This week marks three years since the military coup in Myanmar. As the situation worsens, many believers are being pushed to breaking point. We caught up with some of our local partners to find out how you’re helping them to reach out to those in need.
Believers in Myanmar receive aid provided by Open Doors local partners
Tun Maung* and Ko Lwin* were on their way to serve believers affected by conflict and persecution when a landmine exploded right in front of their vehicle. “It was only because of God’s protection that we were spared,” says Ko Lwin. “We continued our journey and reached our destination.”
Landmines are not the only challenges facing the pair as they bravely journey to places to provide persecution survival training. There’s also the threat of bombs, as well as the dangers of checkpoints where IDs are checked and plans interrogated.
Every journey that Tun Maung and Ko Lwin make – and those taken by other local partners like them – is a journey of faith, but for them, they’re worth it for the way the training quenches believers’ longing for fellowship and discipleship. And with many despondent by their persistent prayers seemingly going unanswered, the support is going some way to reminding believers that they are not alone.
“We thought God had abandoned us, the church had forgotten us, but thank you so much for coming and teaching us again,” says Nang*, a participant.
“When we went for training, we encountered several shootings and bombings on the roads,” says Min Tun*, another local partner who runs the training. “It seemed like bullets were flying right above our heads, they were that close. It was equally challenging for believers. When they saw us, they cried, as it meant so much to them to have someone there with them.”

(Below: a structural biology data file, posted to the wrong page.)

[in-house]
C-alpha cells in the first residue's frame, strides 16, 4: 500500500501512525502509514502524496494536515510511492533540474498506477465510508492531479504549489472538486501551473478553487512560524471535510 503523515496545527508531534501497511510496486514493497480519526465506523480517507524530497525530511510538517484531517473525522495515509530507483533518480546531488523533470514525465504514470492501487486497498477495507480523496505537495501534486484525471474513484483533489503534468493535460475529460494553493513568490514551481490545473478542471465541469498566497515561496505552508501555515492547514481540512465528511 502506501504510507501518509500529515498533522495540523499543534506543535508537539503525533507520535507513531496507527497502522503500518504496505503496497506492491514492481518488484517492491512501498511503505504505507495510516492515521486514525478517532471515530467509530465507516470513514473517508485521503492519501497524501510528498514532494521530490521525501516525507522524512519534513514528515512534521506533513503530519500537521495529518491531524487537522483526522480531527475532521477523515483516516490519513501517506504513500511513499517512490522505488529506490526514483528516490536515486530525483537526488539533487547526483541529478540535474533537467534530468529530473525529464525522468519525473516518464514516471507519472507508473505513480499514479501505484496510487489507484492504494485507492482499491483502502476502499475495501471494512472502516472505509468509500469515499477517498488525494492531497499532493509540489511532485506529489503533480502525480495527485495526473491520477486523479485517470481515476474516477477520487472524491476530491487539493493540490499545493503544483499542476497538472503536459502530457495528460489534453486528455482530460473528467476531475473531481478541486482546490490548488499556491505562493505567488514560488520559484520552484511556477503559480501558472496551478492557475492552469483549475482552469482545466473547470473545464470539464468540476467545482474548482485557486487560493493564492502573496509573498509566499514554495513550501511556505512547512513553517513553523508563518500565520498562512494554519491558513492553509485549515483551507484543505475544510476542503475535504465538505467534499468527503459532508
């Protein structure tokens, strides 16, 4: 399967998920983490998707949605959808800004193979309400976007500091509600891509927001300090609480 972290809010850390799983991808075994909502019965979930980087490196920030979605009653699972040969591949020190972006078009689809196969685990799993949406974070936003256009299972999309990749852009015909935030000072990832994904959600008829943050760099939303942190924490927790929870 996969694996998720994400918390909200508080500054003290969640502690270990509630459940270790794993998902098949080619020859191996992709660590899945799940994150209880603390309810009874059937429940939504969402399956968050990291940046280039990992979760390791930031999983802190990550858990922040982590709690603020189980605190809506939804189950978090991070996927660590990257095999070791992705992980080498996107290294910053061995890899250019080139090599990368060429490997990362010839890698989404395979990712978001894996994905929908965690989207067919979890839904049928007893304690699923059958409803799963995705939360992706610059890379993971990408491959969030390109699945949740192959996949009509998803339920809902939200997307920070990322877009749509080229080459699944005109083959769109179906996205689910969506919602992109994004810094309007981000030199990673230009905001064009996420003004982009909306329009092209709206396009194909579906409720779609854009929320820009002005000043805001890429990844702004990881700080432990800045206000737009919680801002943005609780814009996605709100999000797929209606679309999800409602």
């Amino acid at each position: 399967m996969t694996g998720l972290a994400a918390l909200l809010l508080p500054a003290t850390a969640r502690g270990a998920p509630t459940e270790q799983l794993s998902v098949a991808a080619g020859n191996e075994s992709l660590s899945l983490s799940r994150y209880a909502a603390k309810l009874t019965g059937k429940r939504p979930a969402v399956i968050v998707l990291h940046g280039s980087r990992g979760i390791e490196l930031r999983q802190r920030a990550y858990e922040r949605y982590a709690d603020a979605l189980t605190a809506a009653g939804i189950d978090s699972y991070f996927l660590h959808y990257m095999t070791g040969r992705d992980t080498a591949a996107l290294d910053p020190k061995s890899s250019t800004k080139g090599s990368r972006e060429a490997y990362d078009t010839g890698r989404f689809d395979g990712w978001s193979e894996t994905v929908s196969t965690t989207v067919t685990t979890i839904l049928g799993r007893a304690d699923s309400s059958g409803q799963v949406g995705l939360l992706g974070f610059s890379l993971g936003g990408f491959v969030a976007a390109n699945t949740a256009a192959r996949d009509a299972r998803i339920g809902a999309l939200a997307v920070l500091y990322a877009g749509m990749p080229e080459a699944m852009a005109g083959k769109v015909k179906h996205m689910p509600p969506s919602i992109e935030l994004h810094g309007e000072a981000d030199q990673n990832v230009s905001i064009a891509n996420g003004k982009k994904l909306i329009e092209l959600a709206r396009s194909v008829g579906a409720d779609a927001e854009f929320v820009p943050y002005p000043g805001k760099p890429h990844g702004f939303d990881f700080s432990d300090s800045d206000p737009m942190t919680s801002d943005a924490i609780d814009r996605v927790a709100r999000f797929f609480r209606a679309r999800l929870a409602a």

It’s now three years since the military seized power in Myanmar. It’s had a catastrophic impact on the country – and there is no sign of it abating.
Once bustling cities and towns, with their lively neighbourhoods and noisy streets, are now desolate and dull. Thousands have been displaced and drug addiction is rife. In many places, food is scarce and expensive, with people lining up for a whole day simply to purchase 100ml of cooking oil. Meanwhile, the fighting rumbles on, bringing with it a fear that seems endless.
"The worshippers died on the spot" Diasy Htun
“The situation in the country is not getting any better, because the war continues in areas where Christians live, like Chin State, Sagaing Division, Kayah State, and even in Kachin State,” says Daisy Htun*, another local partner. “Christians are displaced and scattered all over the country and it is challenging to connect with them. However, our brave local partners are keen to reach out and help.”
It was in Sagaing Division where 17 people, including 11 believers, were killed last month when St Peter’s Baptist Church was hit when a fighter jet dropped three bombs on Kanan village.
“The believers were going to church on the first Sunday service of the year – they were worshipping God in their church when the military air force dropped a bomb on them,” says Daisy Htun. “The worshippers died on the spot. Please pray for us as we grieve with our brothers and sisters in Sagaing.”
Local partners are looking to help those affected by this latest awful attack, but it’s fraught with difficulty. “Currently, we cannot reach the orphans and affected families because they are now displaced, and we do not know their exact location,” explains Daisy. “The situation is delicate, especially after an attack. We are trying our best to get in touch, and we’re praying for the right and safe time to reach out.”